Greetings, Dear Readers
|Justin E. H. Smith||Aug 26, 2020|
I am delighted and honoured that you have chosen to subscribe to my new Substack Newsletter. As I have written elsewhere, I believe this new medium will provide an effective new way for established writers to communicate clearly and directly with their dedicated readers.
In this first missive I would like to tell you, first, a little bit about myself, and, second, something about what I intend to do with this newsletter. This time only, my focus will be uncharacteristically autobiographical. In future letters, rest assured, I will write about the world, and for the most part you will be able to discern the person behind the writing only indirectly.
Among the several hundred people who signed up for this newsletter within two days of its launch, I recognised the e-mail addresses of perhaps twenty percent. This means that, for the rest, I have no idea at all what you know of me. So, briefly, I am, among other things, a professor of philosophy, American by birth, based in Paris since 2012.
That said (and this is important), I consider myself fundamentally a failed academic. A university career provides a steady income (if not a wholly adequate one; more on that below), and there are some true moments of joy and fulfilment that come with teaching, but for the most part the university is in the present historical moment an institution adrift, with only vestigial connections to the mission of humanistic cultivation that I naïvely believed it still conserved when I began my career twenty years ago.
We needn’t dwell on this, and in truth if I emphasise my own failure first, rather than the failure of the institution, this is because I acknowledge it would have been an odd fit no matter what the era. For one thing, there are some perennial features of my own discipline, philosophy, which ensure that I will myself perpetually be balancing on the boundary-line between it and forms of thought and expression that most of its spokespeople will see as falling outside of it. Most importantly, I am very attached to style. I do not personally see the cultivation of style as incompatible with the pursuit of truth and certain knowledge, but for complex historical reasons style is generally seen by philosophers as a sort of consolation prize, something touted by second-rank thinkers who lack the supreme virtue of rigor. I tend to think, myself, that today the touters of rigor are the ones who are compensating, that philosophy in the present era is for the most part the desiccated husk of what was once a living tradition, the demotic trace of a language its representatives today have forgotten how to speak, but whose symbols they continue to manipulate in ignorance.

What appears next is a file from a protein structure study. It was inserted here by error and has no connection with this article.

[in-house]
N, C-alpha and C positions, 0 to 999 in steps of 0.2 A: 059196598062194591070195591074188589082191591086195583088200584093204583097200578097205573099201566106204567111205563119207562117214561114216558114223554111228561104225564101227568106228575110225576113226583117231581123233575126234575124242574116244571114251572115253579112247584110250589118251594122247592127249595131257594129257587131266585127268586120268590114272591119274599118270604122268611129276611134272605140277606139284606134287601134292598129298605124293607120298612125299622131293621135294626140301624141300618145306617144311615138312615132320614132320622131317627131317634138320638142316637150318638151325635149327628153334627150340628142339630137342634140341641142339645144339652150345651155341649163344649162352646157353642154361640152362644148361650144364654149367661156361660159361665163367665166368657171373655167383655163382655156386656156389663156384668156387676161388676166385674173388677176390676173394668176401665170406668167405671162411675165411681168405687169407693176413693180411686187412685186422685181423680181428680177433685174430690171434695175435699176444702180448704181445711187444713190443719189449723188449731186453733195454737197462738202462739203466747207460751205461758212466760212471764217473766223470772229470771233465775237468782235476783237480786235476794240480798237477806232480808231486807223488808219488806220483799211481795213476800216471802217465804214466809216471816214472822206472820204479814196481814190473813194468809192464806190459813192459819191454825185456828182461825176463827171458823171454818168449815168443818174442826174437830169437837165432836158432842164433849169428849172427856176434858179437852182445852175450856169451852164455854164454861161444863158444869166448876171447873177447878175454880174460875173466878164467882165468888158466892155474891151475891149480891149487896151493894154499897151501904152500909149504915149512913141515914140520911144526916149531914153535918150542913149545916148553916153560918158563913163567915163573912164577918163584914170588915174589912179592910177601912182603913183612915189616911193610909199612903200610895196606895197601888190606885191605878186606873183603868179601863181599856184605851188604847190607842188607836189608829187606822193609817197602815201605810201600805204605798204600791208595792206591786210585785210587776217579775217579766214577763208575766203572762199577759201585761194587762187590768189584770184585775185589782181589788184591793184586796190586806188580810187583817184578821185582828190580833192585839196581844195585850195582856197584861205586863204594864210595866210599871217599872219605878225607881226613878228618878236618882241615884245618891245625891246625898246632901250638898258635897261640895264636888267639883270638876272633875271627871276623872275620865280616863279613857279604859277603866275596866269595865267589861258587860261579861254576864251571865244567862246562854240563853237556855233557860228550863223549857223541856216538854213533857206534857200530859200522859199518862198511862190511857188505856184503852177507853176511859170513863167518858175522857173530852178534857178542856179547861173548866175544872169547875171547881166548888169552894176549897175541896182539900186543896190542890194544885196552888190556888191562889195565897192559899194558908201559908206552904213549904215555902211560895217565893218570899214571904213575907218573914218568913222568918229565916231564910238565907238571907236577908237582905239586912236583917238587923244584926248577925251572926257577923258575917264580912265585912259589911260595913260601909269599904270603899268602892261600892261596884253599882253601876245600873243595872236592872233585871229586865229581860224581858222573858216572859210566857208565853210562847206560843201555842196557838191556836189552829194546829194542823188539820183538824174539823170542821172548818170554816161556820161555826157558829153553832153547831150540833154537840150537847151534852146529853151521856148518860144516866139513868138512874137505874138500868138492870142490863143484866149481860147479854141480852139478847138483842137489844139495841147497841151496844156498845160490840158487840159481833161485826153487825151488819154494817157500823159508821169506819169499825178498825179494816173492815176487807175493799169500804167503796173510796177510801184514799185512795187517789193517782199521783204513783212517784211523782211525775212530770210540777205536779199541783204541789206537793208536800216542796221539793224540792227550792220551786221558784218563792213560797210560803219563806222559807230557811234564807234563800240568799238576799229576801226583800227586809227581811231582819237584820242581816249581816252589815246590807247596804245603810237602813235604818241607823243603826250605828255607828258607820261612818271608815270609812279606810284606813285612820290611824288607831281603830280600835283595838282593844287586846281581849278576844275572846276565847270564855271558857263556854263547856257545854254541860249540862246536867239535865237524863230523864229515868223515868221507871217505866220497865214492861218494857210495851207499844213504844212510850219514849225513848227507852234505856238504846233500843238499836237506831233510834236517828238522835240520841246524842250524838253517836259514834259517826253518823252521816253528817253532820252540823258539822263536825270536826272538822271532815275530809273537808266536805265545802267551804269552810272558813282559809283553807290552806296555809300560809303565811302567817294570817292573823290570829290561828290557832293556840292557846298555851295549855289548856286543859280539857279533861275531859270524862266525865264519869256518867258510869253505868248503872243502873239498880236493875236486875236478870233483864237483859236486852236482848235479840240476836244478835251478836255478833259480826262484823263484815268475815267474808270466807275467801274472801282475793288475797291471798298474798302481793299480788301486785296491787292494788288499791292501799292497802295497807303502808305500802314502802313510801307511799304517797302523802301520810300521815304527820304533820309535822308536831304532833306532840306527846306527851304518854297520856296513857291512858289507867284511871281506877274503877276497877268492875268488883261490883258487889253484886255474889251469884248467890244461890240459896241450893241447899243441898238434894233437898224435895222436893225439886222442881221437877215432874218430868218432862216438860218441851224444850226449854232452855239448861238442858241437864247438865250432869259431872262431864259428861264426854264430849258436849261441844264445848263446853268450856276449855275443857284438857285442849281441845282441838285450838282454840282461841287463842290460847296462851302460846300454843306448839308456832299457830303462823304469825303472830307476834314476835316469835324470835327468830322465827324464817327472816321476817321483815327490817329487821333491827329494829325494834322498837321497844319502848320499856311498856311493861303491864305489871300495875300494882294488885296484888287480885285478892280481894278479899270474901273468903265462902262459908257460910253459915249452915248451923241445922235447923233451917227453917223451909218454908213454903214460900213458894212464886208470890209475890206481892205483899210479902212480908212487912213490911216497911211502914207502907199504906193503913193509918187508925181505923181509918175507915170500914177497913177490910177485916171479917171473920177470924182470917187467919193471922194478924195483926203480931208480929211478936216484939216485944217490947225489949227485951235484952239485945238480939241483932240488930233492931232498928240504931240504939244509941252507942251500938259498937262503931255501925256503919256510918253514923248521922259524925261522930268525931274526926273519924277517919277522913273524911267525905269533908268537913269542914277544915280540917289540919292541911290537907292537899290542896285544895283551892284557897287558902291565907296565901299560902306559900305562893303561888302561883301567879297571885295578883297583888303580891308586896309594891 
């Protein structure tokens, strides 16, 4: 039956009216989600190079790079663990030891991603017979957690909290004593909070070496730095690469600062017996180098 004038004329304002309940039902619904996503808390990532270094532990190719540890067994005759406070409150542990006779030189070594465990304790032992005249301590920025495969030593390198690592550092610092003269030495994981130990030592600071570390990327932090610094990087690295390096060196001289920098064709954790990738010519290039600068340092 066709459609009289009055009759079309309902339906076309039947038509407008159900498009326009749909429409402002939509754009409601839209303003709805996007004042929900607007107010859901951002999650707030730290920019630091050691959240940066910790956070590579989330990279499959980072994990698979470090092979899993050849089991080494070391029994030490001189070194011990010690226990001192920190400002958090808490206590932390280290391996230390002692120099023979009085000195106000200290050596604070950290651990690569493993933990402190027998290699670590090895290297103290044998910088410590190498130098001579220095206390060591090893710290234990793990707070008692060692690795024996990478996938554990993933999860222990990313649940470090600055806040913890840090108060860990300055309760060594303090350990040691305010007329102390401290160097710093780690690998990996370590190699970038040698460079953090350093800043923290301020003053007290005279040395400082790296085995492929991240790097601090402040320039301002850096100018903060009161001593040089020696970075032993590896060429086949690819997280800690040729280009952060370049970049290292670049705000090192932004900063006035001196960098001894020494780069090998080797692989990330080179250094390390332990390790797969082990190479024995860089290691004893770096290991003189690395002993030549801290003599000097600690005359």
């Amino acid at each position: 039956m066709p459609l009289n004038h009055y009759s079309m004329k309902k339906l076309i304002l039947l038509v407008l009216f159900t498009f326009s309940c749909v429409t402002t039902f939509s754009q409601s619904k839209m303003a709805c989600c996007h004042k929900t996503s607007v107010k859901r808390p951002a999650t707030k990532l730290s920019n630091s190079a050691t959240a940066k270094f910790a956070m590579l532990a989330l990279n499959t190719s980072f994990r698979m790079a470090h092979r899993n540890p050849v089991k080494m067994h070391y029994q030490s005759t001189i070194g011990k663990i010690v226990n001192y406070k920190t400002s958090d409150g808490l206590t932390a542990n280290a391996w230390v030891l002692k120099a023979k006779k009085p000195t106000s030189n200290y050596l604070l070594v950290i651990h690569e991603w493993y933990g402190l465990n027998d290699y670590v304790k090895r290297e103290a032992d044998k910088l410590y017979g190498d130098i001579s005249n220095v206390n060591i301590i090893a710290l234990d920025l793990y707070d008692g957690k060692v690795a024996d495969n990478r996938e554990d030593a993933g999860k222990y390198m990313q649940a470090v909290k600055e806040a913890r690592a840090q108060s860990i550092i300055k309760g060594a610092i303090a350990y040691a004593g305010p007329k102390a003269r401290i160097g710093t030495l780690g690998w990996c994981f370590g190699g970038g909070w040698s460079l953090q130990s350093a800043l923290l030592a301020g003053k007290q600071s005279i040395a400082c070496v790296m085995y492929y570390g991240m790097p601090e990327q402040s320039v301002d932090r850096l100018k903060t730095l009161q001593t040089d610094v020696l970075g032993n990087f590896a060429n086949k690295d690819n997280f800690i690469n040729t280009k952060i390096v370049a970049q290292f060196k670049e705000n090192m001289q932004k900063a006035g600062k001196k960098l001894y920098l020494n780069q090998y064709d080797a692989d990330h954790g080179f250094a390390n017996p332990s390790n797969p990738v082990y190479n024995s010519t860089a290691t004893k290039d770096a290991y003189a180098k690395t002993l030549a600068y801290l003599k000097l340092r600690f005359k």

Feeling for these reasons not fully at home in my discipline, I have over the past decades built for myself a strange sort of dual career as both a teacher of academic philosophy (“by day” as it were) and as a nocturnal essayist. Often the two lines of work have blurred together, sometimes because I have allowed them to do so, sometimes very much against my wishes. I have bristled at and denied the suggestion that what I am doing is “public philosophy”, while recognizing the valuable service that some people who accept that label are providing for the field in which they plainly feel much more at home.
When mistaken for a public philosopher, I have sometimes found myself ensnared in quasi-journalistic endeavours, writing for the New York Times, for example, in that august publication’s dedicated philosophy series, “The Stone”. This has, generally, been a terrible fit too. I recall reading somewhere that Kareem Abdul-Jabbar had so wanted to be a sports journalist early in his career that he was known to slip into the press box in disguise at NBA matches, not really fooling anyone, in order to play at being a member of a vocational guild all of whose members idolised him for what he actually was: not a mere journalist, but one of the greatest basketball players of all time (this concludes the only allusion to professional sports you will ever read in my newsletter).
Now I am not one of the all-time greatest anythings, yet something about Abdul-Jabbar’s story touches me to my very core. For reasons I have trouble explaining, other than to wave in the direction of my late father, a large part of me always wanted to be a journalist (the one career path perhaps even more critically threatened than academia by the ravages of the new internet economy). And so writing for the Times was always a sort of reciprocal malentendu, where I was indulging an inner fantasy of a career path not pursued, while in fact I was only allowed to be there at all as a spokesperson for a career from which I was trying to distance myself. And then to cap it all off with the vicious readers’ comments, a good number of whom were always convinced that what I had to say was completely worthless because I was saying it from within the blissful ignorance of the “ivory tower”: that was really too much to bear. On one occasion I was permitted to write a piece for the short-lived “Menagerie” series in the Times, dedicated not to philosophy but to animals. I wrote about how much I love the Galerie d’Anatomie Comparée in the Paris Jardin des Plantes. The accompanying bio said nothing about my university position. Readers flooded me with effusive thanks for my beautiful words, and for a brief moment I experienced the joy of being an essayist.